Danny Drinkwater Bids Farewell: A Journey From Leicester’s Heights to the Limbo
When the lights of fame dim, they can leave one navigating through the shadows of their own expectations. This seems to be the sentiment echoing from Danny Drinkwater, the once-celebrated hero of Leicester City’s Premier League win in 2016, who has decided to hang up his boots at 33.
A Meteoric Rise with Leicester
Drinkwater’s story is one filled with highs and lows. Rising from the academy ranks at Manchester United, he took a detour to Leicester in 2012 without ever gracing the senior side for Sir Alex Ferguson. Yet, it was in the homey confines of the King Power Stadium that Drinkwater found his footballing zenith.
By 2014, he was integral in guiding Leicester to a Premier League promotion, and come 2016, under the tutelage of Claudio Ranieri (affectionately labelled “Grandad” by Drinkwater), he played a crucial role in scripting a tale that the football world will recount for generations.
The Chelsea Chapter: Potential Unfulfilled
After the highs of Leicester, a £35m move to Chelsea in 2017 promised a new chapter in Drinkwater’s narrative. Yet, the pages turned with less flair and more despair. With a meagre 22 appearances in his debut season and subsequent loan spells at clubs including Burnley, Aston Villa, Kasimpasa, and Reading, the journey seemed like a drifting ship lost in a vast ocean.
Recalling his Chelsea tenure to The High Performance Podcast, Drinkwater’s words were candid: “As a whole it was garbage, but if you break it down I had some really good times.” An openness to an Arabian adventure was also once on the cards, but that chapter remained unwritten.
Personal Battles: The Struggle Beyond The Pitch
It wasn’t just the on-field performances that burdened Drinkwater. Off the pitch, he confronted challenges that seemed insurmountable at times: a drink-driving ban, a nightclub brawl, and a regrettable incident with team-mate Jota during a loan spell at Villa.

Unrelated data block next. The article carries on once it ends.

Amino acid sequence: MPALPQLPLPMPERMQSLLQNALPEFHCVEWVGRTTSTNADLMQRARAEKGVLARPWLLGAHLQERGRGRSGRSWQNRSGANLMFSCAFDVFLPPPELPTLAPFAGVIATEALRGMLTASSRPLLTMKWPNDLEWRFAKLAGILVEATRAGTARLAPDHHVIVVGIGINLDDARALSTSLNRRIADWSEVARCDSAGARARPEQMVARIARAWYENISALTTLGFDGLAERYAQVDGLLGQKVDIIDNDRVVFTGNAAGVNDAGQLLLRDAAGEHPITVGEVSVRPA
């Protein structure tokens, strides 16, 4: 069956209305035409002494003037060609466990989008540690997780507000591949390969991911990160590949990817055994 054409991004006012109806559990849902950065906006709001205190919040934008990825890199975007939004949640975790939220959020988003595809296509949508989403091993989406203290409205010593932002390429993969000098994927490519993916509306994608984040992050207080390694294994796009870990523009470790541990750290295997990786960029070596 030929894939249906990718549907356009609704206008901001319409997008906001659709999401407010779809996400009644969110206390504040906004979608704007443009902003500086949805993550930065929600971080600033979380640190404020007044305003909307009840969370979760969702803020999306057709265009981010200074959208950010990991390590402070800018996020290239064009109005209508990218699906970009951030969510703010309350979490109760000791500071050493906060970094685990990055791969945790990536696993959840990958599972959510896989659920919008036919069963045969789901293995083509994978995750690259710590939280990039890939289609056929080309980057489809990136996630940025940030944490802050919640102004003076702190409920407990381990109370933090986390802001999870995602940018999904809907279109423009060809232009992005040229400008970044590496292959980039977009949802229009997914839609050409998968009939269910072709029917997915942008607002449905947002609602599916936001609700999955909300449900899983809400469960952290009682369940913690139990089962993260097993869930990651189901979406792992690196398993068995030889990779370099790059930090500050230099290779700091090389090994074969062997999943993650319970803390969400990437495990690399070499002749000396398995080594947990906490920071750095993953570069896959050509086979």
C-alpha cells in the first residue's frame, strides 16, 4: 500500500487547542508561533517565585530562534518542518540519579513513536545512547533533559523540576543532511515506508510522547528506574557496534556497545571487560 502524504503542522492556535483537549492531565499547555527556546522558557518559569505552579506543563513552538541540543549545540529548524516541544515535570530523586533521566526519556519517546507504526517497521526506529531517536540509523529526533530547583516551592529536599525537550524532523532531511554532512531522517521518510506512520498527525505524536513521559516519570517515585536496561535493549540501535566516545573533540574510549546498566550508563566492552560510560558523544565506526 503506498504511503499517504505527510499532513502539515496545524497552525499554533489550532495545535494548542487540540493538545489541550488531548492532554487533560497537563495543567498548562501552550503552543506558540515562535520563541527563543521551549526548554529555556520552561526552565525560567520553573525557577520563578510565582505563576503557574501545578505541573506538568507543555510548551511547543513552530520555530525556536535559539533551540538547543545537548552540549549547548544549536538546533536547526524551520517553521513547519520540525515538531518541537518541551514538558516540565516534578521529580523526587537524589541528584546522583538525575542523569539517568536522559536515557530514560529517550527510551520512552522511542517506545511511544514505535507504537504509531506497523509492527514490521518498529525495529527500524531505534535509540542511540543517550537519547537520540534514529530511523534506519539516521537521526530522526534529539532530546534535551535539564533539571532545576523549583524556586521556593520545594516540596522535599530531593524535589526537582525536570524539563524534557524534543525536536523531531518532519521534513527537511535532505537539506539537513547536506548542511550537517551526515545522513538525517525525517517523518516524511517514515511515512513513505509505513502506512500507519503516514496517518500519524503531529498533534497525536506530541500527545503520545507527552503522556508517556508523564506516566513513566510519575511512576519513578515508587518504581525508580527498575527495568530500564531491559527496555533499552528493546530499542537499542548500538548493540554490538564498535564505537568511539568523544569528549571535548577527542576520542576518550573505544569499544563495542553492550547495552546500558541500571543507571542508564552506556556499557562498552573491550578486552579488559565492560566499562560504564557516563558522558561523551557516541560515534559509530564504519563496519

Quoting from the depths of these experiences, he remarked, “Anyone who thinks earning a good amount of money will solve all of your problems is not true at all.” It’s a grim reminder that fame and wealth aren’t antidotes to mental struggles. “Mental health is more important than physical. It was the darkest I’d ever felt and it was like I was drowning and forgotten how to swim.”
In Reflection: The Final Decision
The dilemma of being “in limbo” weighed heavily on Drinkwater. His words paint a poignant picture: “I’ve been wanting to play but not getting the opportunity to play at a standard or a level where I felt valued.” His love for the sport was evident, but there’s a difference between loving the game and feeling valued in it.
It’s a bitter pill for any athlete, especially one who’s tasted the pinnacle of success. As he retreats from the game, football fans will remember the Danny Drinkwater who conquered the Premier League with Leicester and hope that his future, away from the limelight, grants him the peace he seeks.